And then more BAM! The New York Times interviewed me about zines. And Tom Trusky, a professor at Boise State University invited me to be part of a zine exhibit called Some Zines: American Alternative & Underground Magazines, Newsletters & APAs. And later, The Latest News was featured in several retrospective books about the zine phenomenon: Notes from Underground: Zines and the Politics of Alternative Culture and The World of Zines: A Guide to the Independent Magazine Revolution.

Flash forward…I hate to say this, OMG…30 years, and BAM! MANIFEST (zine) showed up on my creative radar.

It’s been 12 months since I launched this new project, and I can’t tell you how amazed I am at the response. Folks from all over the planet have read about Divine Intervention and Cat Lady Confessions, they’ve discovered It’s About Time and what one does about Crickets. And they’ve been enthusiastic and supportive about what comes next.

I don’t know what comes next…or should I say which idea comes next, because I have a bunch! I hope you’ll stick around for the adventure.

CURIOUS? SEE ALSO:

  1. Factsheet Five
  2. New York State Library, The Factsheet Five Collection
  3. Some Zines: American Alternative & Underground Magazines, Newsletters & APAs, Tom Trusky
  4. Hop on Pop: The Politics and Pleasures of Popular Culture, Henry Jenkins III, Jane Shattuc, Tara McPherson, Duke University Press Books, 2003.
  5. Notes from Underground: Zines and the Politics of Alternative Culture, Stephen Duncombe, Verso, 1997.
  6. The World of Zines: A Guide to the Independent Magazine Revolution, Mike Gunderloy and Cari Goldberg Janice, Penguin Books, 1992.
  7. Want to know more? Check out a Zinefest near you!


Categories
Zine

MANIFEST (zine): Divine Intervention

Issue #1, DIVINE INTERVENTION
What is the force that moves us? Changes us? Propels us with such acceleration that we hardly recognize ourselves. Is it grief, heartbreak, indignation? Or joy, courage, determination? Perhaps it is DIVINE INTERVENTION — masked for our benefit as demon or angel or a hurried white rabbit who intrigues us just enough to move. To trip, fall, test the waters, grow up, expand, explore. And praise be to that because often, so very often, those big and unexpected transitions become our greatest and most profound adventures.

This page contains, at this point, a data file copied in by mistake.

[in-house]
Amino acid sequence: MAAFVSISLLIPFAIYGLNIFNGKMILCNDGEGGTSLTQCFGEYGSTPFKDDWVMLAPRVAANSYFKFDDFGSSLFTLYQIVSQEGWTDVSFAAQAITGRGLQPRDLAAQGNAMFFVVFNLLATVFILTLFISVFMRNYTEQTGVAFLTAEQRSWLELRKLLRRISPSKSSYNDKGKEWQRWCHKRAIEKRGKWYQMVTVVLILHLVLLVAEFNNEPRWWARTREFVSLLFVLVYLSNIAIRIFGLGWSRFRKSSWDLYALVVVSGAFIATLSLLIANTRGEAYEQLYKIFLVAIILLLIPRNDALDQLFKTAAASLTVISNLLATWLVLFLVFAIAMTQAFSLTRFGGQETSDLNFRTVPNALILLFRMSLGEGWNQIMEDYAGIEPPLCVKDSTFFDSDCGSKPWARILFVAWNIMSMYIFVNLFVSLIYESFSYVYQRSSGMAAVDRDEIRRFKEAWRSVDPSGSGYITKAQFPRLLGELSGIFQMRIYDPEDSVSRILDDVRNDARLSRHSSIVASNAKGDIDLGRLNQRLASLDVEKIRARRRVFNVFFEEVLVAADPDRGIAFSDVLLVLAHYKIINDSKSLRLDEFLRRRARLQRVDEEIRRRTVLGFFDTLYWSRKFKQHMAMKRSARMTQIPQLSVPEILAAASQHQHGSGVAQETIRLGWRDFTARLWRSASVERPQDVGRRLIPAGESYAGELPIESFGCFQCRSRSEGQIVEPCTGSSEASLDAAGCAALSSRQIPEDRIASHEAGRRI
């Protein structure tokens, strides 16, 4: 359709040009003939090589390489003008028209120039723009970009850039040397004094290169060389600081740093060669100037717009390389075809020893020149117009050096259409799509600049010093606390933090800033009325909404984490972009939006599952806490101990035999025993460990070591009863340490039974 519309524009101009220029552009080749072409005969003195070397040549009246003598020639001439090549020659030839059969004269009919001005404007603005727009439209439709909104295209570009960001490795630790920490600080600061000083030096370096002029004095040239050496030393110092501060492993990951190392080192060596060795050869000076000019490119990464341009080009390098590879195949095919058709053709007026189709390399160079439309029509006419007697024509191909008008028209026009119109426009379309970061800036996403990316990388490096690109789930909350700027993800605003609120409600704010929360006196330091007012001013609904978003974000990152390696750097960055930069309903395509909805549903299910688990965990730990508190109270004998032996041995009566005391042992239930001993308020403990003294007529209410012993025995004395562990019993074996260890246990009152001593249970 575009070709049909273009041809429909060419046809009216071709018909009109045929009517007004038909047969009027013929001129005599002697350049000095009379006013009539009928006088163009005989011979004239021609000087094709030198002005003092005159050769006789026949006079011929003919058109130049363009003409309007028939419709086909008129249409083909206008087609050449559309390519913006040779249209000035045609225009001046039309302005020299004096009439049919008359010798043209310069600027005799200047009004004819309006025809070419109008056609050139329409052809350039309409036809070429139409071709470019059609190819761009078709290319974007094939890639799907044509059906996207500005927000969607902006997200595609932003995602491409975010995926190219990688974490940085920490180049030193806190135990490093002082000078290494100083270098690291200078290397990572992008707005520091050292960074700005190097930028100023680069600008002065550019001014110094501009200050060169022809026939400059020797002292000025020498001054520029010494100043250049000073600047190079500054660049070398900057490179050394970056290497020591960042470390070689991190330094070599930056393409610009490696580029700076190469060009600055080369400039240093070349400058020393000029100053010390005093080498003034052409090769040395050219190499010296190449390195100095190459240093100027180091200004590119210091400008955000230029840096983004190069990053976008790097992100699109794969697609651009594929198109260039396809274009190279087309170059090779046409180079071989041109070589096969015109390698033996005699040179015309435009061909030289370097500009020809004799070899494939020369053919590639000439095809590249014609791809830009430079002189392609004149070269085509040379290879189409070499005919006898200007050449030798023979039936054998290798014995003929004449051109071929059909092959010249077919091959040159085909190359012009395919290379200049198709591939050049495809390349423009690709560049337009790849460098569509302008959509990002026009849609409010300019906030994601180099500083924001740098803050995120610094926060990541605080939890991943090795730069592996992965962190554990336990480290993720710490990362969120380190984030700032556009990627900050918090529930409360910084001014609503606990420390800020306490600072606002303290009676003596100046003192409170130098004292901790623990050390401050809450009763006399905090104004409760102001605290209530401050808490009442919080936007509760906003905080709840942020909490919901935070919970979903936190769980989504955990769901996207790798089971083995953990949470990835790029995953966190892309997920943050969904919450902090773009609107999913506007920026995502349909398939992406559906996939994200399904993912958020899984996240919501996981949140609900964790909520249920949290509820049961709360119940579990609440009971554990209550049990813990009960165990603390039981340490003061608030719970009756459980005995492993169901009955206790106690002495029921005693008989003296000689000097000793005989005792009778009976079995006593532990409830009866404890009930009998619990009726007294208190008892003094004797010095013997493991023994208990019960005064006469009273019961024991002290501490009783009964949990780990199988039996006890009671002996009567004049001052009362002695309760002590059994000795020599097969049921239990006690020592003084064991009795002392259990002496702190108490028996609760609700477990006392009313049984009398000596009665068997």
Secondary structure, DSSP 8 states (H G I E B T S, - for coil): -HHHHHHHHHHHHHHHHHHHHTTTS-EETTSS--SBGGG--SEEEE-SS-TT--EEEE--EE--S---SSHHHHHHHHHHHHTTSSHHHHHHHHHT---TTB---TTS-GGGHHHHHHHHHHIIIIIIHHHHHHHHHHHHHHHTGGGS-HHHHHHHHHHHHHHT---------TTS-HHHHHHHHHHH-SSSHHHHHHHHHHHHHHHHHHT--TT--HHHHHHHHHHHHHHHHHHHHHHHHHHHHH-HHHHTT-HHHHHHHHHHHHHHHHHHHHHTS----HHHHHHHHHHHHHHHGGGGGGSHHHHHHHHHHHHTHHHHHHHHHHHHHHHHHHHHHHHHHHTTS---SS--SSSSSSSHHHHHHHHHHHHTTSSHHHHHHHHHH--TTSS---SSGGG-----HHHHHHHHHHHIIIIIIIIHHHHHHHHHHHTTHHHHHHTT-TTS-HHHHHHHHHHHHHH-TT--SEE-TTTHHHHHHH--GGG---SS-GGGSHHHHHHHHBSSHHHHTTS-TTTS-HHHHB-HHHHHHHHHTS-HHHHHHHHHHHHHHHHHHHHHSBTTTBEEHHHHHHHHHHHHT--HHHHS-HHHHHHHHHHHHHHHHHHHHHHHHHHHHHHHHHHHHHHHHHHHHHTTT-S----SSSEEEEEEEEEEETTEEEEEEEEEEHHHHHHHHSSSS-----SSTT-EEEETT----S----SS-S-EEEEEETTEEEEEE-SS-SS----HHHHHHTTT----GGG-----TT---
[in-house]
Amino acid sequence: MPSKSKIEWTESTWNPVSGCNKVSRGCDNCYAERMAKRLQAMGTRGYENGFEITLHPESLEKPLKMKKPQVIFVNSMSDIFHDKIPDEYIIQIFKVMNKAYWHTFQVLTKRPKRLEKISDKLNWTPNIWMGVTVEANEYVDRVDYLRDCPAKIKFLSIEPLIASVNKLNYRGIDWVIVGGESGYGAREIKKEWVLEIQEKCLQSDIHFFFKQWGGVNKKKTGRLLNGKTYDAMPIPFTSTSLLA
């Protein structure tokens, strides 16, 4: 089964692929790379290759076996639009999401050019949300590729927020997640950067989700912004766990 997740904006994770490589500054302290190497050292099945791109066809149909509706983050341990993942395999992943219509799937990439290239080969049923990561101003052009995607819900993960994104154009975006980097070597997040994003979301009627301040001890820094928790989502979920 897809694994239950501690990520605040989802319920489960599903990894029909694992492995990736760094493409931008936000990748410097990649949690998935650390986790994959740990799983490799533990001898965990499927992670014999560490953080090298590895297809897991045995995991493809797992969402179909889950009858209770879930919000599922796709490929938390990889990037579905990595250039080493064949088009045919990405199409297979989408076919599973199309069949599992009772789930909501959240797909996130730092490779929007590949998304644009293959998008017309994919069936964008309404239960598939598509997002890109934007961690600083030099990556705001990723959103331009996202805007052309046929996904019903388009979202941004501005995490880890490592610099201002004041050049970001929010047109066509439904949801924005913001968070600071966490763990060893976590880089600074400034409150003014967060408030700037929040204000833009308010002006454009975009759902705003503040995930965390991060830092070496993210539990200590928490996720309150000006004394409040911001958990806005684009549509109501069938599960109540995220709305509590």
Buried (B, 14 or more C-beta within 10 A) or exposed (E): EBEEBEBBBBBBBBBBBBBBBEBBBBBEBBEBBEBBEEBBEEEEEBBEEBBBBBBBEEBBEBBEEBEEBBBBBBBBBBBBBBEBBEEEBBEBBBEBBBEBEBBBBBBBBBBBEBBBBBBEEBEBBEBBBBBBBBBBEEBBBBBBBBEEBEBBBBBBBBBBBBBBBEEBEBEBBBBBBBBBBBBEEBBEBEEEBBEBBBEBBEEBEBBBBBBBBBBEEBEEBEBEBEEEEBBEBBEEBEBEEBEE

POEMS
• Transubstantiation
• What Sound Change
• Identity Theft
• Memoir
• Alternate Ending
• Dance! I Say, Dance!
• Kintsugi

OTHER INGREDIENTS: acetone transfers, acrylic paints, Avery labels, collaged elements, color copies, colored pencils, gold star stickers, Golden gel medium, hand-cut templates, hand-drawn fonts, hand-dyed paper, handmade papers, handmade rubber stamps, ink jet copies, laser prints, metal arrow, mirror labels, original photography, paper napkin, pigment inks, poetry, watercolor paints, with cameo appearances by Sir Isaac Newton Laws of Motion, Dirty Dancing, Star Trek, Solbeam, Eadweard Muybridge, Lewis Carroll, Sir John Tenniel, Alice, The Principals of Cartography, and the Serenity Prayer.



Categories
Creativity Writing Zine

If you are a dreamer, come in…

If you are a dreamer, come in,
If you are a dreamer, a wisher, a liar,
A hope-er, a pray-er, a magic bean buyer…
If you’re a pretender, come sit by my fire
For we have some flax-golden tales to spin.
Come in!
come in!

— Shel Silverstein


Indeed, if you are a dreamer, a wisher, a magic bean buyer…then you must visit THE SHOP at Guilford Art Center. It’s truly one of the most unique shopping destinations, offering a selection of contemporary American crafts and jewelry handmade by local artists and others from across the country. You’ll find works in glass, metal, ceramics, wood, fiber, paper, toys and much more.

Much more…like copies of MANIFEST (zine)!

I’m excited to say that MANIFEST (zine) can now be purchased at THE SHOP at Guilford Art Center, along with copies of my books and postcards. Check it out!

THE SHOP at
Guilford Art Center